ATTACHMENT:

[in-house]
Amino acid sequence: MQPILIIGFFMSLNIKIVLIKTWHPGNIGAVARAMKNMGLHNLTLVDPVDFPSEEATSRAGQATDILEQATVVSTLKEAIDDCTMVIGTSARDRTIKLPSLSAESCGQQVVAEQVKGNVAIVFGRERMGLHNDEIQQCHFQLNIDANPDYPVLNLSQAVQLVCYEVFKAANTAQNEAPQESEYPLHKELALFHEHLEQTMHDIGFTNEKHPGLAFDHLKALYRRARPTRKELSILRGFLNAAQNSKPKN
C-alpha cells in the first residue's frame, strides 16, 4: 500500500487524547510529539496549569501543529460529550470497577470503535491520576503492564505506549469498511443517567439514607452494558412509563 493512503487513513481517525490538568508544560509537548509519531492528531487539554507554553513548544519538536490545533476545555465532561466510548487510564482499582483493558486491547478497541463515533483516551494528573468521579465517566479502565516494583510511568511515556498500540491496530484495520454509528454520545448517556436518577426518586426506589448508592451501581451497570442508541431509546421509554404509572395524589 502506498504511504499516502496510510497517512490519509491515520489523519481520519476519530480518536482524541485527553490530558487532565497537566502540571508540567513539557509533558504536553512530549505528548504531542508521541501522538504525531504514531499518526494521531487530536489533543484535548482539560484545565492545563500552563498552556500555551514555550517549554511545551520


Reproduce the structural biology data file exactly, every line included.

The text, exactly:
[in-house]
Amino acid sequence: MQPILIIGFFMSLNIKIVLIKTWHPGNIGAVARAMKNMGLHNLTLVDPVDFPSEEATSRAGQATDILEQATVVSTLKEAIDDCTMVIGTSARDRTIKLPSLSAESCGQQVVAEQVKGNVAIVFGRERMGLHNDEIQQCHFQLNIDANPDYPVLNLSQAVQLVCYEVFKAANTAQNEAPQESEYPLHKELALFHEHLEQTMHDIGFTNEKHPGLAFDHLKALYRRARPTRKELSILRGFLNAAQNSKPKN
C-alpha cells in the first residue's frame, strides 16, 4: 500500500487524547510529539496549569501543529460529550470497577470503535491520576503492564505506549469498511443517567439514607452494558412509563 493512503487513513481517525490538568508544560509537548509519531492528531487539554507554553513548544519538536490545533476545555465532561466510548487510564482499582483493558486491547478497541463515533483516551494528573468521579465517566479502565516494583510511568511515556498500540491496530484495520454509528454520545448517556436518577426518586426506589448508592451501581451497570442508541431509546421509554404509572395524589 502506498504511504499516502496510510497517512490519509491515520489523519481520519476519530480518536482524541485527553490530558487532565497537566502540571508540567513539557509533558504536553512530549505528548504531542508521541501522538504525531504514531499518526494521531487530536489533543484535548482539560484545565492545563500552563498552556500555551514555550517549554511545551520